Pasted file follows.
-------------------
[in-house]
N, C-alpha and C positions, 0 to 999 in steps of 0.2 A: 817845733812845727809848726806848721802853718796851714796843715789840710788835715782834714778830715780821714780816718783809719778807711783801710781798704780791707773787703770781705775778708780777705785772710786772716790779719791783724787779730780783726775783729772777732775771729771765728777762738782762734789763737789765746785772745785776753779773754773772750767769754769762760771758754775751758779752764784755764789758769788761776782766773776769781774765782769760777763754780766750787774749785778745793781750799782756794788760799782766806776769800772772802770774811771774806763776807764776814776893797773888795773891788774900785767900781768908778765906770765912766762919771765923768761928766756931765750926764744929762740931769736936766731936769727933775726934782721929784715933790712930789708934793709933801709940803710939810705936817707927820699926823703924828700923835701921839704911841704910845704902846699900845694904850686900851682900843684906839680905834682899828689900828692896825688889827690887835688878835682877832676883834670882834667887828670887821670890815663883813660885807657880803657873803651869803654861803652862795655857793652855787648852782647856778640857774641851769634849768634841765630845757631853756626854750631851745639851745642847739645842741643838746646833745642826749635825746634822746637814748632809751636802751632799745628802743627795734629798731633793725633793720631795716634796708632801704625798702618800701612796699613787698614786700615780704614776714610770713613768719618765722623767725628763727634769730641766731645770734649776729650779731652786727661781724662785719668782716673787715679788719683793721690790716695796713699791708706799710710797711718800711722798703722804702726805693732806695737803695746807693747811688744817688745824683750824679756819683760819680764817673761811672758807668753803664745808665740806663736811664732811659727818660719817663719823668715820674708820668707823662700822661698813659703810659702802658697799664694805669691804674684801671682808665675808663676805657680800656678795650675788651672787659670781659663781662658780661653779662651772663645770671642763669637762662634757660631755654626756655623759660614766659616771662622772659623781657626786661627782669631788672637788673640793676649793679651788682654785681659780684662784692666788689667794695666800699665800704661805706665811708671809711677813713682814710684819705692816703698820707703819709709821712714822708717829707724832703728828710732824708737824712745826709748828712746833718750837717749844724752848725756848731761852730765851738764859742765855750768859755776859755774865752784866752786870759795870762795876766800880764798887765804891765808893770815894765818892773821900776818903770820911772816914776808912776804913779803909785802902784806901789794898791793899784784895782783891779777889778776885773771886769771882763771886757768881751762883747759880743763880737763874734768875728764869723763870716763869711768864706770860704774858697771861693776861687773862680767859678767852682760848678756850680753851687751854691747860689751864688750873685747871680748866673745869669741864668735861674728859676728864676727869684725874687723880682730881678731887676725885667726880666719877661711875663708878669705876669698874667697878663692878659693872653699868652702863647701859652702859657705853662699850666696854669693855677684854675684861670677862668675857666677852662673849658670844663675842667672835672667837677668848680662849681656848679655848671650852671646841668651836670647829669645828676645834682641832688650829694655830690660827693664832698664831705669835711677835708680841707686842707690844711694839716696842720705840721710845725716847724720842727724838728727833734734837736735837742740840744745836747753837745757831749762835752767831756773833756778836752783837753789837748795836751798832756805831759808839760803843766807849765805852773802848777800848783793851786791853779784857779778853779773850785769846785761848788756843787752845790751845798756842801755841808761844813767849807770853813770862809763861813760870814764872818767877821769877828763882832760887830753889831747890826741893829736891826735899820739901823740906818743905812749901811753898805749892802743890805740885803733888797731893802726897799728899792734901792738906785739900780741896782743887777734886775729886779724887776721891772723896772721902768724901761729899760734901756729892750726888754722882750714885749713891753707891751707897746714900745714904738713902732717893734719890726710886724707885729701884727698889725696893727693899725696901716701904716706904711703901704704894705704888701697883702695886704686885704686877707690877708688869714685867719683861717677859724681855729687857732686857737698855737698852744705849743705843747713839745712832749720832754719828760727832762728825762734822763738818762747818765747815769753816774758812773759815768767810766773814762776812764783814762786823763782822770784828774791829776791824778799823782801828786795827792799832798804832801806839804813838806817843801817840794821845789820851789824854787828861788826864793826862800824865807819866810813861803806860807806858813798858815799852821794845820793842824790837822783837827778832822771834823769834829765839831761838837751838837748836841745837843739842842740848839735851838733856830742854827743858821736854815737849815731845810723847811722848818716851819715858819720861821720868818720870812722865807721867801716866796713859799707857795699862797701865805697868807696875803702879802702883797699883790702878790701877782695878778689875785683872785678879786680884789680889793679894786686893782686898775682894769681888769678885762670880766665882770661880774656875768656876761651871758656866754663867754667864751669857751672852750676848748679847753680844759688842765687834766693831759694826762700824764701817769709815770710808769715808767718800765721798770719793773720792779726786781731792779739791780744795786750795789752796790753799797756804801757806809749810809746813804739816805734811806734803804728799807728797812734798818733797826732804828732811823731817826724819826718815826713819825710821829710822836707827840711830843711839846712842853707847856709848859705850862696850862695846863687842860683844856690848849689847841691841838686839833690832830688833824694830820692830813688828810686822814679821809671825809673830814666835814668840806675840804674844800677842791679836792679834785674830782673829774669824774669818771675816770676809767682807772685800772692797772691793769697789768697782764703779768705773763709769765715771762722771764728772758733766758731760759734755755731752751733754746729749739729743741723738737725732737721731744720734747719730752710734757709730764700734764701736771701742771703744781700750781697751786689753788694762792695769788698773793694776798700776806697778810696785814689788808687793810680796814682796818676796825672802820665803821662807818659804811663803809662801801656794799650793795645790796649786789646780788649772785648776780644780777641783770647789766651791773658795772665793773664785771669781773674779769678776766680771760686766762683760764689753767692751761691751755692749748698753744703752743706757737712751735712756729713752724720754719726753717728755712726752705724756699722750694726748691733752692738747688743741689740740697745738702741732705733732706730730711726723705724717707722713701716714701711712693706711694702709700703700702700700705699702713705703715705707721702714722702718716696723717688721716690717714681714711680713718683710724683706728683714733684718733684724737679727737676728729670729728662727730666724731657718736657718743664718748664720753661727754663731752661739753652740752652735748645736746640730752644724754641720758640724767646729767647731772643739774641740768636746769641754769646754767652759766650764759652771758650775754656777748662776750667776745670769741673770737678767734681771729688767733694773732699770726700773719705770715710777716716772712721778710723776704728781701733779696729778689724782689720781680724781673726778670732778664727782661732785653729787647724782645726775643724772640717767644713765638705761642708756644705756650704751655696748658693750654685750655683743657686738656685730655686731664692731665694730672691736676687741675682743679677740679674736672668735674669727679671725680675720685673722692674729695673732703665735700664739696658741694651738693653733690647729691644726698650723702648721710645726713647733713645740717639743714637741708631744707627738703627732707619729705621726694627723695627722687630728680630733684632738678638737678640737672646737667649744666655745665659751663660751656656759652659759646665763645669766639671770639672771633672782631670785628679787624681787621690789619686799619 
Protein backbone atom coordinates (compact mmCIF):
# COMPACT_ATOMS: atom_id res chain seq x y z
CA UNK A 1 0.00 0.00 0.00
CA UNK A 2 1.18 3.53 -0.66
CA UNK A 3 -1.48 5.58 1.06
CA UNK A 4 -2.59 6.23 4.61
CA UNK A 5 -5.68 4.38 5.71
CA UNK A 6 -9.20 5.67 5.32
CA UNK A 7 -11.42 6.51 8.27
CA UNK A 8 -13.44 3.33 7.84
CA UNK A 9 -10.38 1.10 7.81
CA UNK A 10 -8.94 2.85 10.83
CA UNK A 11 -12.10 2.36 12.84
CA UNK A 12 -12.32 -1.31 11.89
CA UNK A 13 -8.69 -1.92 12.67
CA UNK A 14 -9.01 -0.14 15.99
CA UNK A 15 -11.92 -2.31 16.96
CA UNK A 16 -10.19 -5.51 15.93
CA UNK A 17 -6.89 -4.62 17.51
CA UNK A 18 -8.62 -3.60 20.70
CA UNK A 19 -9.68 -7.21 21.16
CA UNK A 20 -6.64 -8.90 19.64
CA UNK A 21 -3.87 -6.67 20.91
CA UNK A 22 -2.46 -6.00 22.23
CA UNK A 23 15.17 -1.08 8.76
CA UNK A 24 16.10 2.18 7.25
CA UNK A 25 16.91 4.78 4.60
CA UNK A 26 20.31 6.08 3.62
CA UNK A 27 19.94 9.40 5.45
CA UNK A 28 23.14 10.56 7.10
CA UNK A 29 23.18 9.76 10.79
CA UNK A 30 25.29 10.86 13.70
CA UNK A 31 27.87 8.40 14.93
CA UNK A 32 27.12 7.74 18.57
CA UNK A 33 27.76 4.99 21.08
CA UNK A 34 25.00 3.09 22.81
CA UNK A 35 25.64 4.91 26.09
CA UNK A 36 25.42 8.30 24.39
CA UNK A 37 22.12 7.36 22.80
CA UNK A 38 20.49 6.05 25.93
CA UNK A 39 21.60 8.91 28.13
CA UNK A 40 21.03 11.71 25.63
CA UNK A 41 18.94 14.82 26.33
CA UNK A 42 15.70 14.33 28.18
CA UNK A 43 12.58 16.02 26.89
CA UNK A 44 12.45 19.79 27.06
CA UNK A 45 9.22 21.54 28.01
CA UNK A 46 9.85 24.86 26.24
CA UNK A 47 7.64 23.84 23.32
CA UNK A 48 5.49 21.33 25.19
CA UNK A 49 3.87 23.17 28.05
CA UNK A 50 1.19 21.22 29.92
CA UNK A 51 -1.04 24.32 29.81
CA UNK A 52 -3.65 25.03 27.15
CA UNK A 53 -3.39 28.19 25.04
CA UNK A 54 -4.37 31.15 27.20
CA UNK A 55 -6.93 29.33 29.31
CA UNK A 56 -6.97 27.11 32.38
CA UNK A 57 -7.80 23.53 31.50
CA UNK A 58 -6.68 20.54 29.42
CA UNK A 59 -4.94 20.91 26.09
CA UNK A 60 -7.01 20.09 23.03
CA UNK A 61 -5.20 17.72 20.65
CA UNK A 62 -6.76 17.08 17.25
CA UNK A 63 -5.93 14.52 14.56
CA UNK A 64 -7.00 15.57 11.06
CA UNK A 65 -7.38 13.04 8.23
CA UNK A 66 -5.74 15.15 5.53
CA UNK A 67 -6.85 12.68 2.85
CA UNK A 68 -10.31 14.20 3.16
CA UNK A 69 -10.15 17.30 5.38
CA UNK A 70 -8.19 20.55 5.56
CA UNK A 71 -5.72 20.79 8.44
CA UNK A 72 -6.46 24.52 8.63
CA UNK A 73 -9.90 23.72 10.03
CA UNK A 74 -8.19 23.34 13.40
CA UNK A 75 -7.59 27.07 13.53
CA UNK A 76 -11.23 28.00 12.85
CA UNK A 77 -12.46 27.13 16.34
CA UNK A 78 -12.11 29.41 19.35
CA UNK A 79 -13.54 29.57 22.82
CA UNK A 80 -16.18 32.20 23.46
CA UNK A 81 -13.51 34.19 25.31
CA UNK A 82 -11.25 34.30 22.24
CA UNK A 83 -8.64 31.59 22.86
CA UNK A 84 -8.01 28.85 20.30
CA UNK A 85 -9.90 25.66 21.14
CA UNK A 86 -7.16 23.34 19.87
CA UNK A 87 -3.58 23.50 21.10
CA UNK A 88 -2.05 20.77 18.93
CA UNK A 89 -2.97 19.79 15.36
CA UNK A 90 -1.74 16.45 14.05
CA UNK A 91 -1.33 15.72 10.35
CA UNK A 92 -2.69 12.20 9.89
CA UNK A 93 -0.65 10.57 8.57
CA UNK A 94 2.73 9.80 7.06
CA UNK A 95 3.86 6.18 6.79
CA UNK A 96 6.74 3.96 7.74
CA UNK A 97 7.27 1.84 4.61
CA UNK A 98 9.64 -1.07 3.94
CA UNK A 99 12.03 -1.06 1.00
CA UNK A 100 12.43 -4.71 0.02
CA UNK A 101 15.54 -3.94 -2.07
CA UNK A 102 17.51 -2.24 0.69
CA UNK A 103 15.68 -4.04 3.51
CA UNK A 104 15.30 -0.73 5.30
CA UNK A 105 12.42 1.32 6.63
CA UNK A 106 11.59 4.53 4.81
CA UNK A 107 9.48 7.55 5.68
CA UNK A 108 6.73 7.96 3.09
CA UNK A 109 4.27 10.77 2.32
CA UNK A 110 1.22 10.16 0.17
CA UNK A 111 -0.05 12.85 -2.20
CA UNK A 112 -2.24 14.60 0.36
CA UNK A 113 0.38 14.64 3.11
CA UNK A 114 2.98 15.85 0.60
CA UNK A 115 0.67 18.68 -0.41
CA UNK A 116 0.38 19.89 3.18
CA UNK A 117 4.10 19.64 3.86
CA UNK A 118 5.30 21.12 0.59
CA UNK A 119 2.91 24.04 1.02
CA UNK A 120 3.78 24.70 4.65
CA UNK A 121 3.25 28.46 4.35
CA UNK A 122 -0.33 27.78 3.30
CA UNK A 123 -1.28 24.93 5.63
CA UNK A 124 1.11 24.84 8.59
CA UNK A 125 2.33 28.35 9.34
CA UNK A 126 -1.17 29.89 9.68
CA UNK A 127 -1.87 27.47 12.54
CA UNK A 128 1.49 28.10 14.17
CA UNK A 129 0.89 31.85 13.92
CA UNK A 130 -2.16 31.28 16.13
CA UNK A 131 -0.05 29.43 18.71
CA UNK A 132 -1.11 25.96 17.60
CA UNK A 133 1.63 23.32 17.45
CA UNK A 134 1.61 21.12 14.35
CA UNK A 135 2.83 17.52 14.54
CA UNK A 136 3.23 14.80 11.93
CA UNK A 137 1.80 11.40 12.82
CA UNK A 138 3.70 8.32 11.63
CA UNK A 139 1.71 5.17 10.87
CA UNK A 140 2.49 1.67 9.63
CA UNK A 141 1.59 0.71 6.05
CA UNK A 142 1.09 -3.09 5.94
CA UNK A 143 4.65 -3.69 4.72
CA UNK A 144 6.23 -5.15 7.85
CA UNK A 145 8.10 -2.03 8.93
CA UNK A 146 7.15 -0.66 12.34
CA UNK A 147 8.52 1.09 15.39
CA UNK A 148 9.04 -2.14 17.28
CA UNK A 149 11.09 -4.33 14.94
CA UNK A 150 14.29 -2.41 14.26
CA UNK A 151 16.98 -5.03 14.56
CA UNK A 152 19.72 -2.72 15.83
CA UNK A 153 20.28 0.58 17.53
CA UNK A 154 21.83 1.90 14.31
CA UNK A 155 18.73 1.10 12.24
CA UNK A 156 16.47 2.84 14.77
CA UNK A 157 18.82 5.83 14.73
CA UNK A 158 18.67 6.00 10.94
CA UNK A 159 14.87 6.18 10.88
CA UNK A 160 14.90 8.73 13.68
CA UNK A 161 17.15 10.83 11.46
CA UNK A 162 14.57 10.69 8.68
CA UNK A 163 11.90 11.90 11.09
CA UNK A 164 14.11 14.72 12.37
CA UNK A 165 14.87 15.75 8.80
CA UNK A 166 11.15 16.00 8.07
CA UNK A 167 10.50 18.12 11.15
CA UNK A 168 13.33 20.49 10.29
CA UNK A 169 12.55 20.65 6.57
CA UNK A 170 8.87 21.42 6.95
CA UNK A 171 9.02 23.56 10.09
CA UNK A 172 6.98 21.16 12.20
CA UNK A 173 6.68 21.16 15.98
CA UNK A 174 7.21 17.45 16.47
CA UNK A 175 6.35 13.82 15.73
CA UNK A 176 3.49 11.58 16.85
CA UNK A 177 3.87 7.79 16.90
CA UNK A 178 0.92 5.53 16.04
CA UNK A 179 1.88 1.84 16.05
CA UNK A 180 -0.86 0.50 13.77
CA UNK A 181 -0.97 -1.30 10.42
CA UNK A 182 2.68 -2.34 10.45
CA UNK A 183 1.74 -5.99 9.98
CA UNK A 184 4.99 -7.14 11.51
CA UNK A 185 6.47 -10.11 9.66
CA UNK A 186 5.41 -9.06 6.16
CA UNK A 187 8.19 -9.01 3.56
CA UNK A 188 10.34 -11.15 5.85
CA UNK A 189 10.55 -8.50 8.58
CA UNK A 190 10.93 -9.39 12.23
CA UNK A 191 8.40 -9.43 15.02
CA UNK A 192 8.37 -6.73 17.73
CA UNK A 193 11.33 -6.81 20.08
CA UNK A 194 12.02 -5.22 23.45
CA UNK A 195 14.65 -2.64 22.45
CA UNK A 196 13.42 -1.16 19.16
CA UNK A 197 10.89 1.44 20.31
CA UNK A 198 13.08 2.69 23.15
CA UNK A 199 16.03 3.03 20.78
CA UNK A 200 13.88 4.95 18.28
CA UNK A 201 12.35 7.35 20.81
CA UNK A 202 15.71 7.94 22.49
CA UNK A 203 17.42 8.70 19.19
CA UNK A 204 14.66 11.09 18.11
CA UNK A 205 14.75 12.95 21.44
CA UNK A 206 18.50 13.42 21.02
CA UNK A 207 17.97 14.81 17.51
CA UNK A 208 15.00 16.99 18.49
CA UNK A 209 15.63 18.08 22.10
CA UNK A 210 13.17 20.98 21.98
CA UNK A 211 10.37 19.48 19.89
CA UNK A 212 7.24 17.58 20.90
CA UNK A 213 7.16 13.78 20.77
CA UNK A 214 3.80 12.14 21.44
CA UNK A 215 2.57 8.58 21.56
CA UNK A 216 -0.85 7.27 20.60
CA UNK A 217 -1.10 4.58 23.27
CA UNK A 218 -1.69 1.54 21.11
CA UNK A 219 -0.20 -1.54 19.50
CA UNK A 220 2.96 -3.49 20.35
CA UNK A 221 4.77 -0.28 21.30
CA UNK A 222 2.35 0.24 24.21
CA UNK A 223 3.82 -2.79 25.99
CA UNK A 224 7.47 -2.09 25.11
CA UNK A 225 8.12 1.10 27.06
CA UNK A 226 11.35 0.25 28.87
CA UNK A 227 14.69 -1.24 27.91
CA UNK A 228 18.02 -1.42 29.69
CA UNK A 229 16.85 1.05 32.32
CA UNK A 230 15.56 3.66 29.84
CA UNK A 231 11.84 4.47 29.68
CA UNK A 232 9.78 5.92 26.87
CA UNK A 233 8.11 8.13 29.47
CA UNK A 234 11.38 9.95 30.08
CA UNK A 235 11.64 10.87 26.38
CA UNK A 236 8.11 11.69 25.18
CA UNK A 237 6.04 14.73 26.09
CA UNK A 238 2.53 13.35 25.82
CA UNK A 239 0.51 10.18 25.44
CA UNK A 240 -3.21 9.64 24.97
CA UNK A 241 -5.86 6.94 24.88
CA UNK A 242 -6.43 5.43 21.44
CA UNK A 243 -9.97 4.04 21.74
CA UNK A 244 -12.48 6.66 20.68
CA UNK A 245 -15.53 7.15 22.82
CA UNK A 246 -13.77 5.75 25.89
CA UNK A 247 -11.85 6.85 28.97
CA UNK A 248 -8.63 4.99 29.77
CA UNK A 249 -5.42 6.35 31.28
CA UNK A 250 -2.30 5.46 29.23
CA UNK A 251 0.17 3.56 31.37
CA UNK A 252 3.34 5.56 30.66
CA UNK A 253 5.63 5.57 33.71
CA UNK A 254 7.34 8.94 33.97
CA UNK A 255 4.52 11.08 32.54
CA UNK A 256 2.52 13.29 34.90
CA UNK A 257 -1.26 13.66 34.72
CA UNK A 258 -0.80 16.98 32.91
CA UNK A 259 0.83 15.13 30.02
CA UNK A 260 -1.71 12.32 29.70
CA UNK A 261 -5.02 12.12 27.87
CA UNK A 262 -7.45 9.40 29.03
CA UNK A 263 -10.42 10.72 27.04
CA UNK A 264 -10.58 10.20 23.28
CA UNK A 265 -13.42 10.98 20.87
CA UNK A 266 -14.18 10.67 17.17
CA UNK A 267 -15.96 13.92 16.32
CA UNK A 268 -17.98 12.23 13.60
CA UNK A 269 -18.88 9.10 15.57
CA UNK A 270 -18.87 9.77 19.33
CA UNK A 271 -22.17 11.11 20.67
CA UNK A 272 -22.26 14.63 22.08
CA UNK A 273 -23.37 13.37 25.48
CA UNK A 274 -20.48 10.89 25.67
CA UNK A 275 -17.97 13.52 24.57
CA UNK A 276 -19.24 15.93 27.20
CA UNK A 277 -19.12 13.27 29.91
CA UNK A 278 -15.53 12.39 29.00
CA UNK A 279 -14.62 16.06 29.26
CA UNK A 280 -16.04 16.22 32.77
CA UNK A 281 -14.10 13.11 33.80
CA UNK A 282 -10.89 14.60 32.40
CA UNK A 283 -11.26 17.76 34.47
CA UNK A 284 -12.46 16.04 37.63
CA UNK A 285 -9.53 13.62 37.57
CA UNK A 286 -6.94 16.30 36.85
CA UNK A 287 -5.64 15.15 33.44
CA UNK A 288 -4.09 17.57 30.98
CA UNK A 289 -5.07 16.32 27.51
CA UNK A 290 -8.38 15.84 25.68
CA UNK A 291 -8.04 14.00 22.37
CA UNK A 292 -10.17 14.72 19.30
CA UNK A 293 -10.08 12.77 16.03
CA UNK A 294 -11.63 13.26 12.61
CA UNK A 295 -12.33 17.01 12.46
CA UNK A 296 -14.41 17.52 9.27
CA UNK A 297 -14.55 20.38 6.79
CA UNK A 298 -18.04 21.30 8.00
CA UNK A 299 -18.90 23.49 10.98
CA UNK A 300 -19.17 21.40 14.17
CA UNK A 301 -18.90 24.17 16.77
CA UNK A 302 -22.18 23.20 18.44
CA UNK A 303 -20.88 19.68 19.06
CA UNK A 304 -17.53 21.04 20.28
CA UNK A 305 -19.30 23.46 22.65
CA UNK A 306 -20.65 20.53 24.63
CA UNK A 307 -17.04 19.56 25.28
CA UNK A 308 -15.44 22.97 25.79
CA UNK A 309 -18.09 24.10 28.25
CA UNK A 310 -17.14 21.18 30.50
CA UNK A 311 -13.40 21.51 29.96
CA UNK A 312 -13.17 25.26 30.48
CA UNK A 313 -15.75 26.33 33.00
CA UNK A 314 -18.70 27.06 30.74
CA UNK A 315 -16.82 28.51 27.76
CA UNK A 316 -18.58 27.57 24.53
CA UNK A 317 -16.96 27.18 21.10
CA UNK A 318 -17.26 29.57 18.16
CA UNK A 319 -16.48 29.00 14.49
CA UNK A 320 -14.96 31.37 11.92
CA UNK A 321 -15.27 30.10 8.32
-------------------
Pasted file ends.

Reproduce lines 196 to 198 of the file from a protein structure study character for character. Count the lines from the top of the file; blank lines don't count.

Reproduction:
CA UNK A 192 8.37 -6.73 17.73
CA UNK A 193 11.33 -6.81 20.08
CA UNK A 194 12.02 -5.22 23.45